Mouse in classic Daniel Keyes book / SUN 10-16-11 / 1977 thriller set at sea / Musical symbols that resemble crosshairs

Sunday, October 16, 2011

Constructor: Joel Fagliano

Relative difficulty: Easy-Medium

THEME: "Getting in Shape" — Six theme answers are represented literally by circled squares in the grid


Word of the Day: TOMAS Berdych (44A: Tennis's Berdych) —
Tomáš Berdych (Czech pronunciation: [ˈtomaːʃ ˈbɛrdɪx]; born September 17, 1985, in Valašské Meziříčí) is a professional tennis player from the Czech Republic. His most notable achievements are reaching the final of the 2010 Wimbledon Championships, and the semi-finals of the 2010 French Open. He defeated the Croatian player Ivan Ljubičić in five sets to win the Paris Masters (which is a part of the ATP Masters 1000) in 2005. He has since reached the final of the Miami Masters in 2010, but he was defeated by the American athlete Andy Roddick in 2 sets. He reached a career high of World No. 6 on October 18, 2010. (wikipedia)
• • •
This'll have to be brief, as my daughter is downstairs watching "Star Wars" by herself, and I really feel that she needs my running commentary.

I thought this puzzle was pretty dang cool—one of the better uses of circled squares that I've seen in my time. Love that the theme answers were essentially unclued save for the shapes themselves. I didn't even grasp the theme completely until I was about 2/3 done—I could tell that shapes were involved, as the theme answers started to come into view, but it wasn't really until the end, with ARCTIC CIRCLE, that I had to think about how the theme worked exactly. That NW corner was by far the toughest thing about the puzzle (though, ultimately, not that tough). Before I got ARCTIC, I had ICEE and ESTEE and nothing else. Wanted MESA for 36A: Geological feature on a Utah license plate (ARCH). Didn't get [Game hunters] until I had -ETTERS in place—just wasn't computing for me (SETTERS). I'm guessing that "character" in the clue 2D: Character in "The Hobbit" is an alphabetical character, not some dude named RUNE (never read "The Hobbit"—TRUE FACT!). And CLUTCH just didn't come easily (4D: Critical situation). But once I threw ARCTIC up there, everything else started to behave.

Theme answers:
  • ARTIFICIAL HEART
  • ARCTIC CIRCLE
  • OVAL OFFICE
  • LOVE TRIANGLE
  • SQUARE INCH
  • DIAMOND NECKLACE
Pretty cool that you get a twofer with LOUVRE — clue refers to the Pei pyramid, and the answer runs right through the (pyramidesque) triangle formed by L-O-V-E. I was surprised by how few groaners there were in this one. Sundays are always bound to have a few—big grid, more chances for junk to work its way in. But REINK was the only thing that made me wince a little, and I'm fairly certain it's a real word, so no complaints. I though CODAS were [Repeated musical phrases], but answer was RIFFS ... but then CODAS showed up later in the grid (102D: Musical symbols that resemble crosshairs)! What were people calling that phenomenon? A malapop? Weird to have it happen with CODAS, which isn't exactly the most common bit of crossword fill.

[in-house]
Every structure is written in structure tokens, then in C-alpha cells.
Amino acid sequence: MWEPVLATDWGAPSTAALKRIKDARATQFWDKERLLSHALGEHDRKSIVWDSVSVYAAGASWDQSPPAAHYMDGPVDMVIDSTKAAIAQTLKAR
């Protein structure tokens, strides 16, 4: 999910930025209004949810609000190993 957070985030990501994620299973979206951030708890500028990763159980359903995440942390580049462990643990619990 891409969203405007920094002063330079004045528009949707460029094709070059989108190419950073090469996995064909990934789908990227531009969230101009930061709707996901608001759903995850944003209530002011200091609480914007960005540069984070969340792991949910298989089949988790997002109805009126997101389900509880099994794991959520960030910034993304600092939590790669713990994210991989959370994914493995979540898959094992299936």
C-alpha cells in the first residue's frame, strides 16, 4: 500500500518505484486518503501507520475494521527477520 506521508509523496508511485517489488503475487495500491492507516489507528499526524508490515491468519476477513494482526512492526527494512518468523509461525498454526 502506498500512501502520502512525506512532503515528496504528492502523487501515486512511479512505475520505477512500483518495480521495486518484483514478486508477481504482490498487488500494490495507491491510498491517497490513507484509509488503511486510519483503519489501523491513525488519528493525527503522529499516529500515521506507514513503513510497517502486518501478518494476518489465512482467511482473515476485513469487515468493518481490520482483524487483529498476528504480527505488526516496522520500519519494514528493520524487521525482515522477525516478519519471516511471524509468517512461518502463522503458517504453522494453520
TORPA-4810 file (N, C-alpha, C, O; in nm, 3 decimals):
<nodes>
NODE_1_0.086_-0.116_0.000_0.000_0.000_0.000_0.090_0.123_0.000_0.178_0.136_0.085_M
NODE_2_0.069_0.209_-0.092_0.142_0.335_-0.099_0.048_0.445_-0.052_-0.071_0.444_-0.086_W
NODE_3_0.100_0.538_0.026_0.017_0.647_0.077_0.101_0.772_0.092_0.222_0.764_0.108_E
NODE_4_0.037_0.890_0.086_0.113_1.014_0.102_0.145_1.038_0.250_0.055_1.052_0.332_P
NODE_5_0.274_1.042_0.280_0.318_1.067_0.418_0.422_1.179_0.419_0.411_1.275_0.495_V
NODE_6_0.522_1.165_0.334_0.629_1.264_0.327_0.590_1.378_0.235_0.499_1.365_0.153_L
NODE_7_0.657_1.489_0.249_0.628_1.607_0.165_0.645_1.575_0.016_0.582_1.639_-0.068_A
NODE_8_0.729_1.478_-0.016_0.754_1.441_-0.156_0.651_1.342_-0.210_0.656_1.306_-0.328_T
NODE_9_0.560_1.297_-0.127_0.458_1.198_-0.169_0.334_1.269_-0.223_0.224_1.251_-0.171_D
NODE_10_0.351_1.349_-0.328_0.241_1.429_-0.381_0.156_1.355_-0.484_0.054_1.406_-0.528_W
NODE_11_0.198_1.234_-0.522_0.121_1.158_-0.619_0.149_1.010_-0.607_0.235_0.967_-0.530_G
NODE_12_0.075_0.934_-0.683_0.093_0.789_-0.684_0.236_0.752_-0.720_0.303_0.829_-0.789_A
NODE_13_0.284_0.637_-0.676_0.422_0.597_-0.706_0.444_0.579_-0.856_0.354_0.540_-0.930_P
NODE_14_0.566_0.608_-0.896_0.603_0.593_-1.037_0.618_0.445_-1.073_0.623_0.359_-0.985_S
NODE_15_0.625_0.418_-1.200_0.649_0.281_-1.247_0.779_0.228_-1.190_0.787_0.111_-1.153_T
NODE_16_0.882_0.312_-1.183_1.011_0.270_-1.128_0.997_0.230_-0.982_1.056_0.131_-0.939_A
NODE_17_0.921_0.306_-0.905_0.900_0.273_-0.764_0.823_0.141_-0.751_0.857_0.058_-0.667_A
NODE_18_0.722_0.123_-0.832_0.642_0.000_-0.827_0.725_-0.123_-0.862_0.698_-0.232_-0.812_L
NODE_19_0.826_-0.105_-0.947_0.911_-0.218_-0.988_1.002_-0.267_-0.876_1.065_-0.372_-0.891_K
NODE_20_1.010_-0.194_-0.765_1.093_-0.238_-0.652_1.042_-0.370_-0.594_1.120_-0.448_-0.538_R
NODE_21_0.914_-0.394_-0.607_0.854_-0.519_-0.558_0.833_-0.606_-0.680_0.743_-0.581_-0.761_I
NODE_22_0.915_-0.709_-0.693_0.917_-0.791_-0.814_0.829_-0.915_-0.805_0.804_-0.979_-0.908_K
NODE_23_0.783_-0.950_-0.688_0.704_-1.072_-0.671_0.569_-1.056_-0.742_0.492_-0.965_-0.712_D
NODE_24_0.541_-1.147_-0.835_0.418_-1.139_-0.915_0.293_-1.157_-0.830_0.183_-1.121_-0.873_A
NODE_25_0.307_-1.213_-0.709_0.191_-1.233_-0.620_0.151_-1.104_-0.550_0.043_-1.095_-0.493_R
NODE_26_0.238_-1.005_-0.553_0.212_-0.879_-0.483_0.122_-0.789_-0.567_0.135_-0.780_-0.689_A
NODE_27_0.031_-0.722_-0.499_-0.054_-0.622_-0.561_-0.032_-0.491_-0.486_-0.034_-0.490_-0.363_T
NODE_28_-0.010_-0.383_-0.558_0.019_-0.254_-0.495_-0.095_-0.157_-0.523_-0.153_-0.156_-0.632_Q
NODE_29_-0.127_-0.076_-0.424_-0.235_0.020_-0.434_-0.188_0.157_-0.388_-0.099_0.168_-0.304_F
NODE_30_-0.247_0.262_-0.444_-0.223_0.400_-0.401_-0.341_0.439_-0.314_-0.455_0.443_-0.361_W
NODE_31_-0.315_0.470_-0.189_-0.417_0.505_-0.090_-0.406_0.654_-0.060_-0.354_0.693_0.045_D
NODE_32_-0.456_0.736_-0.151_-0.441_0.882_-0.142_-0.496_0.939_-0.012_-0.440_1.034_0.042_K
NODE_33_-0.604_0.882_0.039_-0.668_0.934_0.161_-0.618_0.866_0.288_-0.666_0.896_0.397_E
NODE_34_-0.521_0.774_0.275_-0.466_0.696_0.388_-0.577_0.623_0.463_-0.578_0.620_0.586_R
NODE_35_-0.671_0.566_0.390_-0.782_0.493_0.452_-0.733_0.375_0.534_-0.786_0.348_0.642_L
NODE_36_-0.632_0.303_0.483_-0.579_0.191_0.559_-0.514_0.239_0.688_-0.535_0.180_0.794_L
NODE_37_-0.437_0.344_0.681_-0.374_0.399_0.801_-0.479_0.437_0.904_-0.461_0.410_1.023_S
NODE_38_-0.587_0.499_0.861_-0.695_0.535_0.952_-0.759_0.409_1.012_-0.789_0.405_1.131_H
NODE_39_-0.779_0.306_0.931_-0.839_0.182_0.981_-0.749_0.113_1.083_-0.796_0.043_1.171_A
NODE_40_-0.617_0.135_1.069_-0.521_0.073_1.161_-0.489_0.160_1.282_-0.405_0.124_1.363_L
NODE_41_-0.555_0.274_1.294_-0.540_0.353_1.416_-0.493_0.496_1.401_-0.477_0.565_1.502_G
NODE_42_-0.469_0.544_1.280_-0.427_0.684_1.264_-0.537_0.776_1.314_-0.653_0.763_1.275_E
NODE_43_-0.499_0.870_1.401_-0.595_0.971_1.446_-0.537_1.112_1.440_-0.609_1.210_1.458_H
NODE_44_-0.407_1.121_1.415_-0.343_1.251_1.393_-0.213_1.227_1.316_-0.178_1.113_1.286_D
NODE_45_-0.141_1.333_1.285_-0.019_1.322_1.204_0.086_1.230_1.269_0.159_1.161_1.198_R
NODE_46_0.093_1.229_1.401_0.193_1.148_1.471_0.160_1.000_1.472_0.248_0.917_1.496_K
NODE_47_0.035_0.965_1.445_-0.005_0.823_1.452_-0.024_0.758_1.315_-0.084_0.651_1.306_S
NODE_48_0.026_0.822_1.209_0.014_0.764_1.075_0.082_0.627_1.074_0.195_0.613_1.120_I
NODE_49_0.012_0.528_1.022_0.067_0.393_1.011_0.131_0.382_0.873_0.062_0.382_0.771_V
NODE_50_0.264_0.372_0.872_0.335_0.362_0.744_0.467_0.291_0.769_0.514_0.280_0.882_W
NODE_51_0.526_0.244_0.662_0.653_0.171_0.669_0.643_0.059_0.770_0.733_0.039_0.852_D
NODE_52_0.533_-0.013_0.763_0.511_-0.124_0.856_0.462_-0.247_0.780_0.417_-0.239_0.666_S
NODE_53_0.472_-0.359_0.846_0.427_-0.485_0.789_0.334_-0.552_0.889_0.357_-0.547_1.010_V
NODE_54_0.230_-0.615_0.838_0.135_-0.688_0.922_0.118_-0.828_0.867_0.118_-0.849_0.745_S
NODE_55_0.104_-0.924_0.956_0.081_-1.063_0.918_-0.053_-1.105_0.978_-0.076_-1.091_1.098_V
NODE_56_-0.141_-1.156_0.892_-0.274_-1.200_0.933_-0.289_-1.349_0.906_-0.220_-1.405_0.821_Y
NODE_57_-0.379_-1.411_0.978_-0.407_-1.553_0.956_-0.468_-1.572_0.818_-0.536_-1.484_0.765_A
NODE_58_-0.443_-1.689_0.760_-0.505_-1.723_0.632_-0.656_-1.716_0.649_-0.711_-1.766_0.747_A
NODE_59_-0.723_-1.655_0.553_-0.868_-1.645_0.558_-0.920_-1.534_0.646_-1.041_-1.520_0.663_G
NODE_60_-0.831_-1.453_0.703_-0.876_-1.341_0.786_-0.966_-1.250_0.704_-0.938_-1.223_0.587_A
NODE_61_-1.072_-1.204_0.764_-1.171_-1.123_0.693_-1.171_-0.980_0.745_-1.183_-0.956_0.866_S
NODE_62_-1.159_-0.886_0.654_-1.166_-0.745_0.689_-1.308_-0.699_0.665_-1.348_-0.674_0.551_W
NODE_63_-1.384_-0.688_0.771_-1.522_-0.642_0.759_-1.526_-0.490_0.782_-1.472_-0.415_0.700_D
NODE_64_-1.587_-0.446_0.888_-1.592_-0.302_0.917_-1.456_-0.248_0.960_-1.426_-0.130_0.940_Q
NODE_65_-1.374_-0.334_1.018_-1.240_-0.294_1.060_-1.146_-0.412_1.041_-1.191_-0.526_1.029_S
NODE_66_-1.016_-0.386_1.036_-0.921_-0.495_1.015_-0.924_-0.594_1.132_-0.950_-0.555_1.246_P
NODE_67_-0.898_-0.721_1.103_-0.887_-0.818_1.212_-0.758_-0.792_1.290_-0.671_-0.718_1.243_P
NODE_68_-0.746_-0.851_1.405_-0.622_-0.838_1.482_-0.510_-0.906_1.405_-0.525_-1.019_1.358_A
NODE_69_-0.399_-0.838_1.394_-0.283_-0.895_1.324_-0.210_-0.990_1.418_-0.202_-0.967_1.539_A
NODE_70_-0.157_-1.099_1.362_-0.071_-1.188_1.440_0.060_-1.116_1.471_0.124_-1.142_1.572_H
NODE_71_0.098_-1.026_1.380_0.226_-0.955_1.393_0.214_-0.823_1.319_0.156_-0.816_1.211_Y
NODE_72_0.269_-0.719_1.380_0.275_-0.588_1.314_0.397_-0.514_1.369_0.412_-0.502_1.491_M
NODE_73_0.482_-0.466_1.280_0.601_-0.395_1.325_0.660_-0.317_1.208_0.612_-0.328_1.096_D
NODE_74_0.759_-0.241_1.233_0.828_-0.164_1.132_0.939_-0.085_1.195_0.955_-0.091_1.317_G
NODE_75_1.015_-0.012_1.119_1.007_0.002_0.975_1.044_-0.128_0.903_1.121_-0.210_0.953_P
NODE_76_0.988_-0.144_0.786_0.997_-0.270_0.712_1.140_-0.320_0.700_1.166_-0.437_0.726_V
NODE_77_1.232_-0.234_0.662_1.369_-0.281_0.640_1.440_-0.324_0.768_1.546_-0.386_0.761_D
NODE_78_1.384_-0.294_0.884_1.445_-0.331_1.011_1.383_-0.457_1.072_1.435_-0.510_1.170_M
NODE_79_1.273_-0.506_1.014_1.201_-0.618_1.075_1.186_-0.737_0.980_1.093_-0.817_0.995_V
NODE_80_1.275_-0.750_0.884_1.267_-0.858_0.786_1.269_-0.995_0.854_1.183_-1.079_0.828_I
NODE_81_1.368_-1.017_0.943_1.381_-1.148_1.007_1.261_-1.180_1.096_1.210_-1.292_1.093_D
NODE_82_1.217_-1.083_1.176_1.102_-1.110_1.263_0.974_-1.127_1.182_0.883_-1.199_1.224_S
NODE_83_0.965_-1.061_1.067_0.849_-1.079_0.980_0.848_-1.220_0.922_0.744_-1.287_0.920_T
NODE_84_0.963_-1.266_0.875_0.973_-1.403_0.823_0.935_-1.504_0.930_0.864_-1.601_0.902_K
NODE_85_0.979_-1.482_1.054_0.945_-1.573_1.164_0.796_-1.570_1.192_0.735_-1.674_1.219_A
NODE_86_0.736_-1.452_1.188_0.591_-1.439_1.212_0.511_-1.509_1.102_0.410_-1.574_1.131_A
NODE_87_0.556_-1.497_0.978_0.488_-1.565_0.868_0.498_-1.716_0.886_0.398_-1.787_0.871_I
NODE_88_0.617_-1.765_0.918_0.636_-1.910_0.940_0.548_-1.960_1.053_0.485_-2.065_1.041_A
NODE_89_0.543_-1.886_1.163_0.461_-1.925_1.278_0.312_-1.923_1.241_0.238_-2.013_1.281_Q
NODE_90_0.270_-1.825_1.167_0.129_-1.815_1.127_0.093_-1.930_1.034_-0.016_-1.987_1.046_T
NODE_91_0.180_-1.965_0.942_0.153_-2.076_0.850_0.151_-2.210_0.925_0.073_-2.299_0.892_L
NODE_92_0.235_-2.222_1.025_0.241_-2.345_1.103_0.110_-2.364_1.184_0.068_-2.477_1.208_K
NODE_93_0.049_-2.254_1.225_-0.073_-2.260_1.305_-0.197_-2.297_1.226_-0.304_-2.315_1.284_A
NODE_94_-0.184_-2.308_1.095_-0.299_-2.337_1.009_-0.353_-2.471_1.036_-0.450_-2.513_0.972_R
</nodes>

Thought that [Friend of Fifi] would be a dog like Rex or Rover (but it's French for "friend" (f.): AMIE). Thought [Eggs in a sushi restaurant] would be a Japanese word, not simple ROE. Also went with OOPS instead of OH NO until BIDEN set things straight. I like the short-named retro movie vibe created by ORCA (99A: 1977 thriller set at sea) and CHE! (15D: 1969 film with an exclamation point in its title) Knew EL NIÑO even before I looked at the clue, as the answer started ELN ... and not much else does (115A: Phenomenon associated with the Southern Oscillation). Never had to read Flowers for ALGERNON (68D: Mouse in a classic Daniel Keyes book), but I've been familiar with the title since middle school, so a few crosses were all I needed. 45A: Aviation pioneer Sikorsky is one of your minor IGORs (behind Stravinsky and Dr. Frankenstein's assistant but ahead of Larionov in prominence). I know him only from crosswords.

Signed, Rex Parker, King of CrossWorld

68 comments:

foodie 12:11 AM  

one of my fastest Sundays. Felt easy and smooth. I caught on early to the idea that one of the theme answers would refer to the shape, but the second seemed like a familiar but random word associated with it... SQUARE meal, dance, what? What was the basis of choosing INCH over the others? It was only after I was finished that I notice that LOVE was inside the TRIANGLE and realized that the second word was built into the shape it self, so the circles actually spell INCH, OFFICE, LOVE etc. D'OH... It was still easy without knowing that. But my admiration for the construction went up substantially.

Rex, my son has been debating whether watching Star Wars with his kids should be in sequence of release or sequence of the story itself... Any thoughts?

Evan K. 12:31 AM  

In the eight months since I've started doing Times crosswords, this set new records for me, both in terms of theme accessibility and the fact that I finished in record time on the train (40 minutes.. respectable for an amateur, I'd like to think!). Also the first Sunday I've fully solved with no external prompting and no mistakes!